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English is not my native tongue.
19h

comment 
Does the Gamma function preserve integers?
@VítTuček: Thank you, that makes sense. 
Oct 18 
revised 
Fermat's little theorem with smaller powers
edited tags 
Oct 16 
comment 
Does the Gamma function preserve integers?
I think the same argument works with the simpler expression $\Gamma(z)\Gamma(1z)$. 
Oct 15 
revised 
Why do $12$ and $120$ occur very often in the denominators of $\zeta(n)$ for odd $n$?
added 1 character in body 
Oct 15 
revised 
Why do $12$ and $120$ occur very often in the denominators of $\zeta(n)$ for odd $n$?
edited tags 
Oct 15 
revised 
Why do $12$ and $120$ occur very often in the denominators of $\zeta(n)$ for odd $n$?
added 231 characters in body 
Oct 15 
answered  Why do $12$ and $120$ occur very often in the denominators of $\zeta(n)$ for odd $n$? 
Oct 9 
answered  Asking for an English version of a paper 
Sep 30 
awarded  Explainer 
Sep 25 
revised 
“Must read ”papers on analytic number theory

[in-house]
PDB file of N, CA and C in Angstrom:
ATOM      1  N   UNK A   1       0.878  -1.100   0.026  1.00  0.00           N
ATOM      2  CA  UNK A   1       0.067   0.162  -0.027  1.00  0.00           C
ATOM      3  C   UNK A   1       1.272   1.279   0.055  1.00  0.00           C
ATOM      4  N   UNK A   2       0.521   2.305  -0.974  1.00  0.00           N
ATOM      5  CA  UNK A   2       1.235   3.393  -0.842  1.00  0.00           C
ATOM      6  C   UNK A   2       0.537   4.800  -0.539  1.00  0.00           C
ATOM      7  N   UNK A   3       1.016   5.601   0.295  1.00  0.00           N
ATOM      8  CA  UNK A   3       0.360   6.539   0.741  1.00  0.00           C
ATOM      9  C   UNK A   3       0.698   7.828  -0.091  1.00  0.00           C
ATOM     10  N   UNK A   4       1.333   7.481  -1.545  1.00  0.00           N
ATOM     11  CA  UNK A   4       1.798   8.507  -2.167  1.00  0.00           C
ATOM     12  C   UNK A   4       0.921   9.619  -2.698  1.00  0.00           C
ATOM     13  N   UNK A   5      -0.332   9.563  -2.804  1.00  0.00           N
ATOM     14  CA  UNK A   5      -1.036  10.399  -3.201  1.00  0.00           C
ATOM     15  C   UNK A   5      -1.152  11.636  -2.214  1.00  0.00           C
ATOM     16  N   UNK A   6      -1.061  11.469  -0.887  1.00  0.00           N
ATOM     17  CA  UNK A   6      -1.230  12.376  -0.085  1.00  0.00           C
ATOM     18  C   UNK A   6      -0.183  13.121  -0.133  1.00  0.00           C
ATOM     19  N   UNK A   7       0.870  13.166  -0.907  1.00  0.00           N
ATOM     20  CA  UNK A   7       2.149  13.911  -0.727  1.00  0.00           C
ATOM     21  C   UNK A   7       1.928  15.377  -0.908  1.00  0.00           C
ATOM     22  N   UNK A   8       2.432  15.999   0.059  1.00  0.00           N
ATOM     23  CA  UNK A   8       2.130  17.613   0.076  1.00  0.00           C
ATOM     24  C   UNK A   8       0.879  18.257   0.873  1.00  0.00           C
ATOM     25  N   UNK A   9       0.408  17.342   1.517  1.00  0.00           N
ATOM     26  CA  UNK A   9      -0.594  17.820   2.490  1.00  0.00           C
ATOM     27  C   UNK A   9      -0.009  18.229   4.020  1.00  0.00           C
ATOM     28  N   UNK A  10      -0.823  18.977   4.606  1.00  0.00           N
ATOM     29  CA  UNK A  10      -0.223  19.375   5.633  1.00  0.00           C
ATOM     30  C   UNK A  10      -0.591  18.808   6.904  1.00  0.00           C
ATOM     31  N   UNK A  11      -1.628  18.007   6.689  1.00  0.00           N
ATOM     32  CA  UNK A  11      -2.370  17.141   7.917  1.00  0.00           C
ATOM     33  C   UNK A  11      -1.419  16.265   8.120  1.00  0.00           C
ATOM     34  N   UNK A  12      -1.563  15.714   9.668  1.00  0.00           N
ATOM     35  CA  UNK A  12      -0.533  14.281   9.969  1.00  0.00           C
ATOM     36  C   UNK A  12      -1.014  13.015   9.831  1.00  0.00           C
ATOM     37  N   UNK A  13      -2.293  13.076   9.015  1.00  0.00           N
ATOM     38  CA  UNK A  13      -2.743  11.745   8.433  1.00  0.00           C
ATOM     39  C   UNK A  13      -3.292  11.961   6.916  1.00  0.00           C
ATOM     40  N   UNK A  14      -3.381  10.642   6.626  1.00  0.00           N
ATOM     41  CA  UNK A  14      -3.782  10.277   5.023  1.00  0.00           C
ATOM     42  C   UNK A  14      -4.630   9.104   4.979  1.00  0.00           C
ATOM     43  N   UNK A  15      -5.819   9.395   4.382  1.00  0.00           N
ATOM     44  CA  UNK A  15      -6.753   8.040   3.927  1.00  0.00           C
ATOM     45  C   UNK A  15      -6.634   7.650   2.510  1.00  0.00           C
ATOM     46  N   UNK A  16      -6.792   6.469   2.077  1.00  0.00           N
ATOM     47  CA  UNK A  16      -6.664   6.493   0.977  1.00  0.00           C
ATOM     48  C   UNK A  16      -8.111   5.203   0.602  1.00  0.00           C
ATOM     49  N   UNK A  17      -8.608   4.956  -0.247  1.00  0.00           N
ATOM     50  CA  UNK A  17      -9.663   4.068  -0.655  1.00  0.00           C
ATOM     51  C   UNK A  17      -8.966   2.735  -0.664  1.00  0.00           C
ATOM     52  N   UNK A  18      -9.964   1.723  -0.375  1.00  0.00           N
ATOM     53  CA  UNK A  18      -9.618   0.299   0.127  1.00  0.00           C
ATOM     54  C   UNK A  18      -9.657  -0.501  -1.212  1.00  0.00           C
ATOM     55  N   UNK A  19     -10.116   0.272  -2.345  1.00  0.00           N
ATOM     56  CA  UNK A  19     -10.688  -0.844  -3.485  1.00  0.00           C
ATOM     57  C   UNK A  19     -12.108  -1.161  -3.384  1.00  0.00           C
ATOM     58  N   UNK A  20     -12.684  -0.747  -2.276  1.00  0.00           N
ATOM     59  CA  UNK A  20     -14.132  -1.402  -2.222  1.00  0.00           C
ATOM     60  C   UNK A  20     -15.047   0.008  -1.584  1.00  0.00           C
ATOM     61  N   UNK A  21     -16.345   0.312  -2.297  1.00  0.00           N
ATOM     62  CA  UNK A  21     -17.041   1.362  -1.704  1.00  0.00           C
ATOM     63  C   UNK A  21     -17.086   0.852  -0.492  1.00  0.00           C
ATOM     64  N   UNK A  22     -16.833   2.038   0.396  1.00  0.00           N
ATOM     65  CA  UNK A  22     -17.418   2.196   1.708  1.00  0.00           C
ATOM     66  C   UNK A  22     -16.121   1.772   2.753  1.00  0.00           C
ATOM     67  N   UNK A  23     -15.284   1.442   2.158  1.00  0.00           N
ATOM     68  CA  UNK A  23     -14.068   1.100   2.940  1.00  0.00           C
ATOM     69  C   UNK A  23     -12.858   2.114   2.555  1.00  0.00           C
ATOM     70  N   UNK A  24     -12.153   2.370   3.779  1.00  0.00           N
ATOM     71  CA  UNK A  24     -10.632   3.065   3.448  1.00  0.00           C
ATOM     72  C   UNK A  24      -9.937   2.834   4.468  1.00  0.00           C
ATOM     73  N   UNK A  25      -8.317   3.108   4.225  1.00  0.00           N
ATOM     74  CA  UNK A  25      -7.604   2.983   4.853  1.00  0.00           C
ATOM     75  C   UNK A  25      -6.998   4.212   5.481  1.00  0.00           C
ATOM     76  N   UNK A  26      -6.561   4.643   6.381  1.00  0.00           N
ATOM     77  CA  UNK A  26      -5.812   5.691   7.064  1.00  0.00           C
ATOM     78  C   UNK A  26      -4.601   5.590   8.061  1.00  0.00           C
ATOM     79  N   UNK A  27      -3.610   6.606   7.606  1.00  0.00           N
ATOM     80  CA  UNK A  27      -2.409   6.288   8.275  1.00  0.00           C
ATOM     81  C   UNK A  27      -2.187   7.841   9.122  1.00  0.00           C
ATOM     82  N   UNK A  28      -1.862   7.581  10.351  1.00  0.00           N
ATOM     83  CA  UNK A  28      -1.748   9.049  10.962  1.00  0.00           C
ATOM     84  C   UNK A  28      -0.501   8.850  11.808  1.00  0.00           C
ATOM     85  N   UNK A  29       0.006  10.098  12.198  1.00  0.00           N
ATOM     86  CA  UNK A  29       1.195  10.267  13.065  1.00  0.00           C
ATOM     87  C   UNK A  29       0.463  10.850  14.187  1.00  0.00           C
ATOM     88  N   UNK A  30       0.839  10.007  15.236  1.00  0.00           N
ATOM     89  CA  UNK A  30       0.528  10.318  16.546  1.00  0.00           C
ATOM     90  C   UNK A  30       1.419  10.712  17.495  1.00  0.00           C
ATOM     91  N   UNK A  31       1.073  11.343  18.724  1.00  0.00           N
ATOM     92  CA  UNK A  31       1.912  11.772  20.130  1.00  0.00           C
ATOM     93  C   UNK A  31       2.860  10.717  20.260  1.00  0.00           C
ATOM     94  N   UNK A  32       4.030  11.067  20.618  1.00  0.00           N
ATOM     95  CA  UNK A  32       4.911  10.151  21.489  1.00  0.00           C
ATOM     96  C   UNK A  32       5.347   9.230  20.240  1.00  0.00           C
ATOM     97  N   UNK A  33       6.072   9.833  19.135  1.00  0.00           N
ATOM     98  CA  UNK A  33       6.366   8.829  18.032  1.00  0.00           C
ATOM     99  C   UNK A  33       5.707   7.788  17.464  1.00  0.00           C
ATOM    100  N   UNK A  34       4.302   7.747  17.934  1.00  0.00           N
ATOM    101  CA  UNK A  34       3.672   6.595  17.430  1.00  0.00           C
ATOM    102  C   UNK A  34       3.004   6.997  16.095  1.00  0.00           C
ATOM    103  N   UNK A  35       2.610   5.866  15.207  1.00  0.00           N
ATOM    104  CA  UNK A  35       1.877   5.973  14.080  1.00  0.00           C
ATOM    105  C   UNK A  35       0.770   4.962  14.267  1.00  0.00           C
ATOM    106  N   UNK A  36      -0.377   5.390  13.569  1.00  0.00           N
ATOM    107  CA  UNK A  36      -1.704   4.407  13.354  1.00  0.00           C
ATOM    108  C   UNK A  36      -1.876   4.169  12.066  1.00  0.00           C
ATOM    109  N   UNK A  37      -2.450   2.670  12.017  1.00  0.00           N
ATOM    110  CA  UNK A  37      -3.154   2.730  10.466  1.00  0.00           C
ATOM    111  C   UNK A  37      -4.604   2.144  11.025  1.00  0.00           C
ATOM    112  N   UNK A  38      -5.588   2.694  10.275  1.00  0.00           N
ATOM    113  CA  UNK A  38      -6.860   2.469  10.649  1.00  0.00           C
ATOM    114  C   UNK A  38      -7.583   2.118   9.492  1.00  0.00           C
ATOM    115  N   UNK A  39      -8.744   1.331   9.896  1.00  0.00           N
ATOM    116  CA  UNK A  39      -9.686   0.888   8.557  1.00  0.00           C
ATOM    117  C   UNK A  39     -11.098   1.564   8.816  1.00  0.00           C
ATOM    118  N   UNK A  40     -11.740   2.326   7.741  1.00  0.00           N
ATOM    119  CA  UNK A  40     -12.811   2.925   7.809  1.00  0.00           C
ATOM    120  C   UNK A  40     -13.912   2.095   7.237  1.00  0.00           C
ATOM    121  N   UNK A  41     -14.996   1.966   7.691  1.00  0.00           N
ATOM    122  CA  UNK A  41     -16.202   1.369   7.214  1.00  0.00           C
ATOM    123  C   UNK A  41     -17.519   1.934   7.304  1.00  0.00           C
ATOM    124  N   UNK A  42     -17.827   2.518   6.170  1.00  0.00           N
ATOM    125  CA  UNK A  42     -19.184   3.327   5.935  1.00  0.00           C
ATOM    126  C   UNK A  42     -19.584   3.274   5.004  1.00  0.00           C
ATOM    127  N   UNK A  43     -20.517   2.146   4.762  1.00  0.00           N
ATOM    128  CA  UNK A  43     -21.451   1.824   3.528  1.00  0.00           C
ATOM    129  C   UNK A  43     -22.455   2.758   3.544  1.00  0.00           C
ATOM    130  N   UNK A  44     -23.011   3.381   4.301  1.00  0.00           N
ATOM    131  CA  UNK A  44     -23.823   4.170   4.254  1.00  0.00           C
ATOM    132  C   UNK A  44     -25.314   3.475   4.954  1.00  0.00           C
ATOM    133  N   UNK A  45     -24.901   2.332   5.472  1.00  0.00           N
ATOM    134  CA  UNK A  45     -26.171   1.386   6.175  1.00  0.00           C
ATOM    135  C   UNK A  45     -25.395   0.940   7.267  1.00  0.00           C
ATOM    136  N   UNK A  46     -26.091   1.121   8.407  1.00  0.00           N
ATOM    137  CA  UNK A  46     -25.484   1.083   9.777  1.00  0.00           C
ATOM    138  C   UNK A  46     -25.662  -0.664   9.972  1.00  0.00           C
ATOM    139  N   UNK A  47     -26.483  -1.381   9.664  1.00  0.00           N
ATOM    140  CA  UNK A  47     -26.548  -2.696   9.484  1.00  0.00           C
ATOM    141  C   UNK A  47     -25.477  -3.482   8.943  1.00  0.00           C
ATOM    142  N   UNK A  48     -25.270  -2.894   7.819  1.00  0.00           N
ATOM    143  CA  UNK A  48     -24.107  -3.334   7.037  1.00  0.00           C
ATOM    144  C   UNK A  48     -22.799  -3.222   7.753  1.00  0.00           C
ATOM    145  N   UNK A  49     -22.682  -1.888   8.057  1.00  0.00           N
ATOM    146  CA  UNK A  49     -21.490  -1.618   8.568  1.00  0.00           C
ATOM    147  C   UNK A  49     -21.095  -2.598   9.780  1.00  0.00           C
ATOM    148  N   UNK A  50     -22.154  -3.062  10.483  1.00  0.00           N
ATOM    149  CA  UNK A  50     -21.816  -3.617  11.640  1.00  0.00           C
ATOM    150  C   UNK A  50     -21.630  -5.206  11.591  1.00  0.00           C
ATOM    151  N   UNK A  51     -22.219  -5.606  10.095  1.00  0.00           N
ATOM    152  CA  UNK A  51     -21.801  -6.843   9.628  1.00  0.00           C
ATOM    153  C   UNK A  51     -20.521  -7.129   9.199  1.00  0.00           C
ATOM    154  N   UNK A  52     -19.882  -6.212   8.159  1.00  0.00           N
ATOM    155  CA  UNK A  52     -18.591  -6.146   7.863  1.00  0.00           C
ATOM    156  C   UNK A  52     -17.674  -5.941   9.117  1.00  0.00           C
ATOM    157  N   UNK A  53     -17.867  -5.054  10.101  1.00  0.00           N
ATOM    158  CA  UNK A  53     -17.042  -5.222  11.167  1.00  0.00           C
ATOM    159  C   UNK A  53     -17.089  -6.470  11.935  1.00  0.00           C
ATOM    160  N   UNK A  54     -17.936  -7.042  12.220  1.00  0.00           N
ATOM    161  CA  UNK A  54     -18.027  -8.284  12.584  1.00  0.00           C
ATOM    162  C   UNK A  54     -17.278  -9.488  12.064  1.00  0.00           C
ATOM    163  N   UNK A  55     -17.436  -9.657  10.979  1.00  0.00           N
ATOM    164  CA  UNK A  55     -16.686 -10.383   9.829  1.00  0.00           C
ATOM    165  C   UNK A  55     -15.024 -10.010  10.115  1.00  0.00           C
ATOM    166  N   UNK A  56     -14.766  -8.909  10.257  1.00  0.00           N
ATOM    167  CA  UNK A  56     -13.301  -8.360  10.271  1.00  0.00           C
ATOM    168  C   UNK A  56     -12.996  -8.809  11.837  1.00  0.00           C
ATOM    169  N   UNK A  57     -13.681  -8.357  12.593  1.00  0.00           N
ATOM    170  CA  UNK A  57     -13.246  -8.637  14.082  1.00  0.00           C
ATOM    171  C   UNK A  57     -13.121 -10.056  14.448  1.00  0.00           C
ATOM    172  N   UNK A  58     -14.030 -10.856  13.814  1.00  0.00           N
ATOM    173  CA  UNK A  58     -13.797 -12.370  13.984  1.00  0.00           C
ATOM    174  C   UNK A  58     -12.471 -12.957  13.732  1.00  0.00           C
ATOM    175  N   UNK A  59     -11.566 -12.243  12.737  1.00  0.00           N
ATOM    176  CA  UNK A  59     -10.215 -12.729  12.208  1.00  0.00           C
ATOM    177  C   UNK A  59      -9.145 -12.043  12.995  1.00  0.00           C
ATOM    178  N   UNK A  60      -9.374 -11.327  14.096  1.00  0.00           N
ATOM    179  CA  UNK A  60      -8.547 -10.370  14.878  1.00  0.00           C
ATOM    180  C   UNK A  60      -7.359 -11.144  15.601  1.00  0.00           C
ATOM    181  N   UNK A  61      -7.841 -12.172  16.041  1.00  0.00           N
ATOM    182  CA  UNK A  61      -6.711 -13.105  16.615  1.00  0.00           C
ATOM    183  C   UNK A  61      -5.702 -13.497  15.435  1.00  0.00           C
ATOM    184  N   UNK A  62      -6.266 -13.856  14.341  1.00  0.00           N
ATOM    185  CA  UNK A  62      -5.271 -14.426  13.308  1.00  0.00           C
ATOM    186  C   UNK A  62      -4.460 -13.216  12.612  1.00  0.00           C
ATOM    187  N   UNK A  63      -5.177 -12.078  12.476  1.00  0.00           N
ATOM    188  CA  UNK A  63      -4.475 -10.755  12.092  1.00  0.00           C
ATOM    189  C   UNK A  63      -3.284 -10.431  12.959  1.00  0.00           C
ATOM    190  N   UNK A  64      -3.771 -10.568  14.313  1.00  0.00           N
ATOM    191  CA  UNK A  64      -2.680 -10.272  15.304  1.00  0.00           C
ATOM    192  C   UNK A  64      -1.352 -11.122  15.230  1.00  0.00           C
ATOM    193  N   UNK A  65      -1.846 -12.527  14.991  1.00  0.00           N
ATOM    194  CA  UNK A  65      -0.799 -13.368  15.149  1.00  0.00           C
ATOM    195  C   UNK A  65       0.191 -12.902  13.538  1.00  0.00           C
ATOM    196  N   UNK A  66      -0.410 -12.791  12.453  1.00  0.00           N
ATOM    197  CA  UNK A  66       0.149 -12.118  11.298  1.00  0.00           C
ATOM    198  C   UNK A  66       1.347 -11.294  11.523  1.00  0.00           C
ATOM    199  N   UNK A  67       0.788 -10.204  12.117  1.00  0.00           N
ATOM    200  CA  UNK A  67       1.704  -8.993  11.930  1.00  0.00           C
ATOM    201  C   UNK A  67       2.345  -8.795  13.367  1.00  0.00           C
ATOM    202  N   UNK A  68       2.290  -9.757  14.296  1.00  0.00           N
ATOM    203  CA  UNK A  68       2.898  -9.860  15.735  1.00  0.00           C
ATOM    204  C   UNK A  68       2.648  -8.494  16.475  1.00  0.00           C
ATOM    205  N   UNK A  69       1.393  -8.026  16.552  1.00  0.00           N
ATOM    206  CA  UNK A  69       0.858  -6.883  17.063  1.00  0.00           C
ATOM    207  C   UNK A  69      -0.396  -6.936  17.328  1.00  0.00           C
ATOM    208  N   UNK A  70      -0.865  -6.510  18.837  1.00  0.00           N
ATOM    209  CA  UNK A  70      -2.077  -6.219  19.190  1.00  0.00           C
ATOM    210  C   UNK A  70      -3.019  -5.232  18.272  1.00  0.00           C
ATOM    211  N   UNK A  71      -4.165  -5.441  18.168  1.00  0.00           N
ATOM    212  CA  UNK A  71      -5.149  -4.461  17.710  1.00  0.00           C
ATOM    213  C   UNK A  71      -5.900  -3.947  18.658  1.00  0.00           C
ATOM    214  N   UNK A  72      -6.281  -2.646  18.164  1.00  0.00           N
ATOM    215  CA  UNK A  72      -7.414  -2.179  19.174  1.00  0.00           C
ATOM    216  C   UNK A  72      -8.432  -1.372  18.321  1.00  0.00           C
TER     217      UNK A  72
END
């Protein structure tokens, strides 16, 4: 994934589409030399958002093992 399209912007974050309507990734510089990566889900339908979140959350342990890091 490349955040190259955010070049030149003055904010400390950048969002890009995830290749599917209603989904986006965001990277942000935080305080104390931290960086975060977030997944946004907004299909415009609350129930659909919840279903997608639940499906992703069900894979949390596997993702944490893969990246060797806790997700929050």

edited tags 
Sep 24 
awarded  Autobiographer 
Sep 23 
comment 
is $x_{n}\ll \overline{x}_{n}^{2}$?
@SylvainJULIEN: My example satisfies the stronger bound $x_n\leq n$ which clearly implies $\overline{x}_{n}<n/2$. 
Sep 23 
revised 
is $x_{n}\ll \overline{x}_{n}^{2}$?
added 25 characters in body 
Sep 23 
answered  is $x_{n}\ll \overline{x}_{n}^{2}$? 
Sep 22 
comment 
The angular distribution of the $(a,b)$ in $p = a^2+b^2$, and the distribution of the lattices corresponding to prime ideals
Sorry, I had a typo, I meant $L(1,\chi)\neq 0$. And yes, I meant equidistribution with respect to the uniform measure. 
Sep 22 
awarded  Nice Answer 
Sep 22 
comment 
The angular distribution of the $(a,b)$ in $p = a^2+b^2$, and the distribution of the lattices corresponding to prime ideals
I have to run now, but $L(1,\chi)\neq 1$ for unramified Hecke characters $\chi$ of $\mathbb{Q}(i)$ implies that $(a,b)$ is equidistributed in angle (in the sense that if you take a large disc etc.) 
Sep 21 
comment 
Solution or Reference Request for a Closed Form of the Sum
Do not expect any simple expression for the Legendre function. It is a complicated function in the sense that we cannot answer (even approximately) simple questions like: for a given $q$, how small is the smallest $a\geq 1$ with $\left(\frac{a}{q}\right)=1$ (cf. en.wikipedia.org/wiki/…). We like quadratic reciprocity (among other things) because it allows us to calculate the Legendre symbol in polynomial time. 
Sep 21 
comment 
Solution or Reference Request for a Closed Form of the Sum
@user170039: See my comment to your original post. 
Sep 20 
answered  Solution or Reference Request for a Closed Form of the Sum